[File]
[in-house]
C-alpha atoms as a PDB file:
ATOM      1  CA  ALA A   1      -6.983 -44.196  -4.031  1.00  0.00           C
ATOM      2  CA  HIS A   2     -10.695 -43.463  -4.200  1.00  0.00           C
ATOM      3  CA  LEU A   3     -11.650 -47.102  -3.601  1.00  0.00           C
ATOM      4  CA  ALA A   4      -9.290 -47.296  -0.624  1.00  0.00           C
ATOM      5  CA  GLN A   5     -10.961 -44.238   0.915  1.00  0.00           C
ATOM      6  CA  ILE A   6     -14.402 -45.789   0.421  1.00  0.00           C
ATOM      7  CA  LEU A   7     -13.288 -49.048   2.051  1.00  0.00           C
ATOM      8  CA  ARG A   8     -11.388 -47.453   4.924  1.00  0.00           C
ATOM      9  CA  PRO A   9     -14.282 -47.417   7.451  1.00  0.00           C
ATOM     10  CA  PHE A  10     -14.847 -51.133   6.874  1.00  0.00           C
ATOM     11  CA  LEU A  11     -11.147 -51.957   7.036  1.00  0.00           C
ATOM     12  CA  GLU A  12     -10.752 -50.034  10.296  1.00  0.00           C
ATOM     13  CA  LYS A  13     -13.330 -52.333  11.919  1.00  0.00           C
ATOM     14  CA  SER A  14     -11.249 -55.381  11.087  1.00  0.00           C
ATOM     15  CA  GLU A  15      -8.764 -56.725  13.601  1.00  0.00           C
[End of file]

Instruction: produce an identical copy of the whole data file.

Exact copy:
[in-house]
C-alpha atoms as a PDB file:
ATOM      1  CA  ALA A   1      -6.983 -44.196  -4.031  1.00  0.00           C
ATOM      2  CA  HIS A   2     -10.695 -43.463  -4.200  1.00  0.00           C
ATOM      3  CA  LEU A   3     -11.650 -47.102  -3.601  1.00  0.00           C
ATOM      4  CA  ALA A   4      -9.290 -47.296  -0.624  1.00  0.00           C
ATOM      5  CA  GLN A   5     -10.961 -44.238   0.915  1.00  0.00           C
ATOM      6  CA  ILE A   6     -14.402 -45.789   0.421  1.00  0.00           C
ATOM      7  CA  LEU A   7     -13.288 -49.048   2.051  1.00  0.00           C
ATOM      8  CA  ARG A   8     -11.388 -47.453   4.924  1.00  0.00           C
ATOM      9  CA  PRO A   9     -14.282 -47.417   7.451  1.00  0.00           C
ATOM     10  CA  PHE A  10     -14.847 -51.133   6.874  1.00  0.00           C
ATOM     11  CA  LEU A  11     -11.147 -51.957   7.036  1.00  0.00           C
ATOM     12  CA  GLU A  12     -10.752 -50.034  10.296  1.00  0.00           C
ATOM     13  CA  LYS A  13     -13.330 -52.333  11.919  1.00  0.00           C
ATOM     14  CA  SER A  14     -11.249 -55.381  11.087  1.00  0.00           C
ATOM     15  CA  GLU A  15      -8.764 -56.725  13.601  1.00  0.00           C